Virtual Teach to Goal vs. Brief Intervention Inhaler Study-outpatient

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The University of Chicago




Asthma in Children


Behavioral: Virtual Teach to Goal
Behavioral: Brief Instruction

Study type


Funder types




Details and patient eligibility


This study aims to evaluate the comparative effectiveness of a high-fidelity, low-resource, and feasible model versus a standardized brief intervention that mimics usual care to deliver tailored inhaler technique education to children with asthma via a randomized clinical trial. We have already conducted a trial of V-TTG among elementary school-aged children hospitalized in the inpatient setting and we now aim to test this tool in the outpatient clinic setting among a broader pediatric patient population.

Full description

Asthma is the most common chronic childhood condition and has significant adverse consequences. One in 12 United States children has asthma, resulting in 13.4 million missed school days, 1 million emergency department visits, and 140,000 hospitalizations annually. Urban, minority, and underserved youth are disproportionally affected. On Chicago's South Side, one-in-five children have an asthma diagnosis; over half visit an urgent care or emergency department (55%), miss school (51.2%), or require parents to miss work annually due to asthma (56.1%). Effective self-management is crucial to optimize asthma care and improve outcomes. A key barrier to self-management is the improper use of respiratory inhalers, which limits disease control. Better inhaler technique is associated with improved asthma outcomes for children. Assessment and education of inhaler technique are recommended at all healthcare encounters; however, it is limited in practice because it is resource-intensive (both personnel and time) and lacks fidelity. Thus, low-resource interventions that accurately teach inhaler skills are needed to impact pediatric asthma outcomes. Teach-to-Goal (TTG) is a patient-centered strategy that uses tailored rounds of teaching and assessments to ensure mastery of inhaler technique. Studies show it is effective but resource-intensive. A "virtual TTG" (V-TTG) intervention represents an opportunity to deliver inhaler technique education with a high-fidelity, low-resource, and feasible strategy. The module utilizes innovative learning technology with video demonstrations and assessment questions to tailor education to each user; the cycles of assessment and education continues until satisfactory mastery is achieved. Our team developed a V-TTG intervention for adults with demonstrated efficacy. It remains unknown whether this interactive and adaptive module will be feasible and effective in the pediatric population due to varied developmental levels and parental involvement in care. Virtual Teach-to-Goal (V-TTG) holds the potential to improve inhaler technique in children; however, because learning theory indicates children and adults learn differently, the same learning module cannot be utilized. We have already constructed V-TTG for children with feedback from children with asthma, parents, and healthcare professionals. The learning module is tailored for age by using developmentally and age-appropriate vocabulary, concepts, format, and pacing.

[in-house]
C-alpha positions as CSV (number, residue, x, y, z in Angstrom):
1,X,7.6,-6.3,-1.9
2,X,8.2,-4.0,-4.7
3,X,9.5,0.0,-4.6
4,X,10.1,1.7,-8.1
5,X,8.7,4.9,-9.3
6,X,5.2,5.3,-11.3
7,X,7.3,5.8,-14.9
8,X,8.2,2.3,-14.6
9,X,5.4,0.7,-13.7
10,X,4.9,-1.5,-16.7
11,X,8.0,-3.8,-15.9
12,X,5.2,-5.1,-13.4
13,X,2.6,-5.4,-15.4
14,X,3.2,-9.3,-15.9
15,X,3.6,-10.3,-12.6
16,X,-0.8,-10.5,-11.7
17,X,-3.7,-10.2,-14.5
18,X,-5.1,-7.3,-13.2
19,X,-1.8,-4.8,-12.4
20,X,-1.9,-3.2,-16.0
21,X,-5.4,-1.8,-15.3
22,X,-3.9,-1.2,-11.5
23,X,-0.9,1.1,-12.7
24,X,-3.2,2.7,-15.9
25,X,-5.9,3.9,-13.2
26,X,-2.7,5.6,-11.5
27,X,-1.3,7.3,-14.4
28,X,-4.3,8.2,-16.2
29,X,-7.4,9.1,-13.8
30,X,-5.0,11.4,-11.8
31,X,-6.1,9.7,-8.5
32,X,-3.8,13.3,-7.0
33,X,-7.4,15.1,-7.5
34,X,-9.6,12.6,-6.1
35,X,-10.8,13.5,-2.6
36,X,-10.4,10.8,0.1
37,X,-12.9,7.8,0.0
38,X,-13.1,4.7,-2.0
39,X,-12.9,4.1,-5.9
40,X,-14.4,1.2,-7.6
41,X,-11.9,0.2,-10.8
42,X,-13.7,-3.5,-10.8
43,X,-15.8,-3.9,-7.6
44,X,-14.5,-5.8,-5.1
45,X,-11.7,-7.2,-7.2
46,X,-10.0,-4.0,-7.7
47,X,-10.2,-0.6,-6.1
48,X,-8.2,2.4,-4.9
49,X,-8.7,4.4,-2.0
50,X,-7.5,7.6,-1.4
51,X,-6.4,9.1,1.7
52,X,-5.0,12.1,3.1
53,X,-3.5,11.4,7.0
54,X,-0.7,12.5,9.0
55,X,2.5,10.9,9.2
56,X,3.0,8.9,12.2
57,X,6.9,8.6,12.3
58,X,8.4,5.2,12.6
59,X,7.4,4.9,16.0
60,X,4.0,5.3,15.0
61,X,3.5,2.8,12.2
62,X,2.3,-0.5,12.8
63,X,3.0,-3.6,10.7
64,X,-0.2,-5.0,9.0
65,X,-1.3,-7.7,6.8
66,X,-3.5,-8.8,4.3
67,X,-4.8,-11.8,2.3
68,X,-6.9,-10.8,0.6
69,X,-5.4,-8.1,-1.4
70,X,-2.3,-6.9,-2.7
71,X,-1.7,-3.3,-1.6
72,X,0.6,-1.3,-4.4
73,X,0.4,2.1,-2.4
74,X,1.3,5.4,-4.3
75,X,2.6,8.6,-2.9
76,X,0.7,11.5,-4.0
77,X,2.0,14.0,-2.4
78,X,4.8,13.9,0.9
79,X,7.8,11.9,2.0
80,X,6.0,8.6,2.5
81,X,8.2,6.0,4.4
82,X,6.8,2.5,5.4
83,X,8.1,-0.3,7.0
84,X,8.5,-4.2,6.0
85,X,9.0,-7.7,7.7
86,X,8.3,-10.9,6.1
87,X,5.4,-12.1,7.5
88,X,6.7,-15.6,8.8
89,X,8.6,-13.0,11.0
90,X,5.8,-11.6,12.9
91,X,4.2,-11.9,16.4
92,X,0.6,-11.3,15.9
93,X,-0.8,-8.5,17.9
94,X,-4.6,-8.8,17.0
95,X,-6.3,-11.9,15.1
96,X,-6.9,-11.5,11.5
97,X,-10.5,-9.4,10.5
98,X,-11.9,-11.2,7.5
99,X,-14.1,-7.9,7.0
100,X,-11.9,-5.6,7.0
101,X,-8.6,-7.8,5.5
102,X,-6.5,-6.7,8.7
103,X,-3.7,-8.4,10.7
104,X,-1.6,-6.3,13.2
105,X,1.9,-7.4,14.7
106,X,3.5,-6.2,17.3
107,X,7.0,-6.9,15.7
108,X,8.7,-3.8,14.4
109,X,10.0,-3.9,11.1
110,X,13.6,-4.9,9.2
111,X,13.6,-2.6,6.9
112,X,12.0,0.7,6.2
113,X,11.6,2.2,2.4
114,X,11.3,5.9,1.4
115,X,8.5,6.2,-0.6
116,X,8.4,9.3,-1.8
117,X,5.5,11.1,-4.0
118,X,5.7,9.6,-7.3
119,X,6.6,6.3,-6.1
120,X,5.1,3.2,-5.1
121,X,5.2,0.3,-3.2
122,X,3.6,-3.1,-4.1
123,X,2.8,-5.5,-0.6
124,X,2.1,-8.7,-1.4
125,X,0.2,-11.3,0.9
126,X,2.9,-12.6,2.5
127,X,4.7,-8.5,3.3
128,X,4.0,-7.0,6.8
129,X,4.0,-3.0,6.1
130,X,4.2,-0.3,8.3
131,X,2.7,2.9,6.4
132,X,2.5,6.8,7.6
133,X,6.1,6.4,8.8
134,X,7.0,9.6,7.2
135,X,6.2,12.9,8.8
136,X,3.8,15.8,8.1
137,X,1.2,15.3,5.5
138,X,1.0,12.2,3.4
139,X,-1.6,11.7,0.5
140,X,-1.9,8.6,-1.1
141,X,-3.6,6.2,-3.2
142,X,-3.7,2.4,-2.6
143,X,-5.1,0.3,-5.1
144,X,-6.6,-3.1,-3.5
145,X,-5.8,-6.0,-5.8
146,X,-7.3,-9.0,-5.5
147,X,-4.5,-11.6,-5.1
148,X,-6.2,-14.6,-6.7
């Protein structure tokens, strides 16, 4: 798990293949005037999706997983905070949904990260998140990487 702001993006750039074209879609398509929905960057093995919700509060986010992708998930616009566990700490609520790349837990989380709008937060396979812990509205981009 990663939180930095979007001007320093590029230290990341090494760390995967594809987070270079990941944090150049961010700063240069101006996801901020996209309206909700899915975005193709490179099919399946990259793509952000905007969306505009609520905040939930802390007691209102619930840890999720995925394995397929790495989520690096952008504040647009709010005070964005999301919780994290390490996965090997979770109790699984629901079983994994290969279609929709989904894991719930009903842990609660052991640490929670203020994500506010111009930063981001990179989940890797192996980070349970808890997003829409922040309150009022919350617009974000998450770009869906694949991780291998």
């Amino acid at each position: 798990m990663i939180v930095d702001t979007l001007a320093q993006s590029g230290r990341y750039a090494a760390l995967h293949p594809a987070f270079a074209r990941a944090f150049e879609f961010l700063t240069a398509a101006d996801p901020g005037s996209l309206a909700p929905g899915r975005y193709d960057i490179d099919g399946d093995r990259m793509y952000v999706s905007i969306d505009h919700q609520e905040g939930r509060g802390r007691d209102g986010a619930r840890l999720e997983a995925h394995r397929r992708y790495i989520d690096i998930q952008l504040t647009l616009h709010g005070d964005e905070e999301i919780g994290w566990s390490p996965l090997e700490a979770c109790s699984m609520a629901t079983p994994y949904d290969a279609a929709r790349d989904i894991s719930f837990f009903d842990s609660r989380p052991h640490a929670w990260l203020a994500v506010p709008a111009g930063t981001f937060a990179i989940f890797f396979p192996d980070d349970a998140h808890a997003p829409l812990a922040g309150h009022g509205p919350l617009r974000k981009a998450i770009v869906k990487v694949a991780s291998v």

100 patients




6 to 17 years old


No Healthy Volunteers

Inclusion criteria

Families will be included in the study if:

  • The child is between the ages of 6-17 years old
  • The child has a diagnosis of asthma, wheezing, or bronchospasm
  • The child has been or is seen in general pediatrics, pediatric pulmonary, or pediatric allergy clinic at the University of Chicago Medical Center
  • The child is taking medication for asthma, wheezing, or bronchospasm (either a controller medication or a quick-relief medication)
  • The family has acess to wifi and/or data that supports virtual video-based platforms (if study is done virtually)

Exclusion criteria

Families will be excluded from the study if:

  • The child/parent decline or unable to provide consent/assent
  • The child/parent does not speak/read English
  • The child cannot use an inhaler by themselves without a mask
  • The child previously participated in this study
  • The family does not have access to wifi and/or data that supports virtual video-based platforms (if study done virtually)

Trial design

Primary purpose

Health Services Research



Interventional model

Parallel Assignment


None (Open label)

100 participants in 2 patient groups

Virtual Teach-to-Goal (V-TTG)
Experimental group
They will be randomized to receive education via a virtual learning module.
Behavioral: Virtual Teach to Goal
standardized brief intervention
Active Comparator group
Intervention that mimics usual care to deliver inhaler technique education.
Behavioral: Brief Instruction

Trial contacts and locations



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